Relation of Outbursts of Anger and Risk of Acute Myocardial Infarction, American Journal of Cardiology, May 2013
From the abstract:
"We conducted a case-crossover analysis of 3,886 participants from the multicenter Determinants of Myocardial Infarction Onset Study.That 2.43-fold increased risk is an average. The risk ranged:
The incidence rate of [acute myocardial infarction: AMI] onset was elevated 2.43-fold within 2 hours of an outburst of anger. The association was consistently stronger with increasing anger intensities.
In conclusion, the risk of experiencing AMI was more than twofold greater after outbursts of anger compared with at other times, and greater intensities of anger were associated with greater relative risks."
"The researchers found that with each increment of anger intensity, the risk of heart attack in the next two hours rose. That risk was 1.7 times greater after feeling "moderately angry, so hassled it shows in your voice;" and 2.3 times greater after feeling "very tense, body tense, clenching fists or teeth" and 4.5 times greater after feeling "enraged! lost control, throwing objects, hurting yourself or others.As to the mechanism, Dr. James O'Keefe, a cardiologist at St. Luke's Hospital in Kansas City, said:
The most frequent causes of anger outbursts that participants recalled were family issues, conflicts at work and commuting."
Anger is an emotion that releases the fight-or-flight-response chemicals epinephrine and norepinephrine. ... Those hormones raise our blood pressure, our pulse, constrict blood vessels, make blood platelets stickier (increasing the risk of blood clots).Something that can raise the risk for a heart attack by 4.5-fold is pretty powerful. Compare that to the 1.8-fold increased risk for prostate cancer for eating 2.5 eggs a week from yesterday.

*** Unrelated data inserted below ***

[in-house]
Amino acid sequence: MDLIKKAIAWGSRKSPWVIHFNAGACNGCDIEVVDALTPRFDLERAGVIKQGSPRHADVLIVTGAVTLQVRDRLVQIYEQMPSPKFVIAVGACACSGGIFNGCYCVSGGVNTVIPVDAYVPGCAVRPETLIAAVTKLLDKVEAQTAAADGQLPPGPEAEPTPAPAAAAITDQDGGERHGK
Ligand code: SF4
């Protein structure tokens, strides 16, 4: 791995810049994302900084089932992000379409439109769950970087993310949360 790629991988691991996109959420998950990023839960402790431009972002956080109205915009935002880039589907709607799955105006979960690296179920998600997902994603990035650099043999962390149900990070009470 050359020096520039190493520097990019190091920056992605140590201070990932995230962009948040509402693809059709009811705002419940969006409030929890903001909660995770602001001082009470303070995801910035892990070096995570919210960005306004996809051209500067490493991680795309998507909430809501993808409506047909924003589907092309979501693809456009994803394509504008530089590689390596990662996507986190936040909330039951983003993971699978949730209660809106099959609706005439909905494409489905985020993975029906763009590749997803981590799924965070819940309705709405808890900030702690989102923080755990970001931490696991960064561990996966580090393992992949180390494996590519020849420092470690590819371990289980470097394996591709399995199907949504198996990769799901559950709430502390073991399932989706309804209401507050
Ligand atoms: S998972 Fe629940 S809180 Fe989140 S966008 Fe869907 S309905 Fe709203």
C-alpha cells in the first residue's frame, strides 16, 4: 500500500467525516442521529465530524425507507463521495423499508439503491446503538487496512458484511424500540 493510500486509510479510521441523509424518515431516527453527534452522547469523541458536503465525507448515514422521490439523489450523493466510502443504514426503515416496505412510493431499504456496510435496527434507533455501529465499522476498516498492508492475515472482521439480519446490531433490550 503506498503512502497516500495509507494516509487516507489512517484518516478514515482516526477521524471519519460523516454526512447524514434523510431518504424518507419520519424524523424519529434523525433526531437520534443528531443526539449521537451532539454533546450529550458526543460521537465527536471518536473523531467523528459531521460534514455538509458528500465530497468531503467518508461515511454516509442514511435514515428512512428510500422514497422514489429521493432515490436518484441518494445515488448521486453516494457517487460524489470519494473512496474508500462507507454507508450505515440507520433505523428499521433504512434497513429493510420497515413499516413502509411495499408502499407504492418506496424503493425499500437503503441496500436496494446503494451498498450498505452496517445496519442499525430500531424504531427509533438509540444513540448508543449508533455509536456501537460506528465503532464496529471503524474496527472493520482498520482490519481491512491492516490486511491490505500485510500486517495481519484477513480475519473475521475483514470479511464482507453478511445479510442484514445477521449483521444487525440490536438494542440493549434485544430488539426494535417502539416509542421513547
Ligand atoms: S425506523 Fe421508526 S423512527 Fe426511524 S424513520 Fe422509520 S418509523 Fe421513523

"Contrary to the urban myth that it's best to express anger and get it out there, expressing anger takes a toll on your system and there's nothing really cathartic about it."
"(Anger) serves no purpose other than to corrode the short and long-term health of your heart and blood vessels."
I've read that anger can increase the risk for stroke as well. Probably similar mechanisms. It's not just anger either:
"People prone to angry outbursts or more broadly, who are prone to anxiety, depression or other intense emotions should be aware that this is something that impacts their cardiovascular system."
- Donald Edmondson, assistant professor of behavioral medicine at Columbia University Medical Center, New York
When I read studies like this, this one and the importance-of-sleep studies, as much as I learn from them, they, you know, fire me up. So, now, when you get angry, which sure as shootin' you will, you have to think about what it may do to your heart or whether it may invite a stroke, and how that could affect not just you but the people around you. And when you don't sleep, you have to think about what it's doing to your immune system, to your risk for diabetes and fat deposition, to your sunny mood, devoid of which could prime an angry outburst!
It's just not as simple as saying "get a good night's sleep" or "don't get angry." Well, I don't know, maybe it is.
Post a Comment